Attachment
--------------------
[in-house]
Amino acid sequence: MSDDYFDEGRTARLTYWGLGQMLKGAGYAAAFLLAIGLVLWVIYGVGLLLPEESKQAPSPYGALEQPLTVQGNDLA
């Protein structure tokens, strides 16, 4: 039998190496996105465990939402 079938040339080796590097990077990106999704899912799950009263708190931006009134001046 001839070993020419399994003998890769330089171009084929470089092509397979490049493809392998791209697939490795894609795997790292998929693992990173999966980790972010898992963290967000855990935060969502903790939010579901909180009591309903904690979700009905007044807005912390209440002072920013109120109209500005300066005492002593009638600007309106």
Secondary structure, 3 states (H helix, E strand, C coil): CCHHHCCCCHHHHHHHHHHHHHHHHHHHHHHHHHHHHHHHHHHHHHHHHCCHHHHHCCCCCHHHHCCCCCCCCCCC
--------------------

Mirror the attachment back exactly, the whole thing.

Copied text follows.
[in-house]
Amino acid sequence: MSDDYFDEGRTARLTYWGLGQMLKGAGYAAAFLLAIGLVLWVIYGVGLLLPEESKQAPSPYGALEQPLTVQGNDLA
């Protein structure tokens, strides 16, 4: 039998190496996105465990939402 079938040339080796590097990077990106999704899912799950009263708190931006009134001046 001839070993020419399994003998890769330089171009084929470089092509397979490049493809392998791209697939490795894609795997790292998929693992990173999966980790972010898992963290967000855990935060969502903790939010579901909180009591309903904690979700009905007044807005912390209440002072920013109120109209500005300066005492002593009638600007309106």
Secondary structure, 3 states (H helix, E strand, C coil): CCHHHCCCCHHHHHHHHHHHHHHHHHHHHHHHHHHHHHHHHHHHHHHHHCCHHHHHCCCCCHHHHCCCCCCCCCCC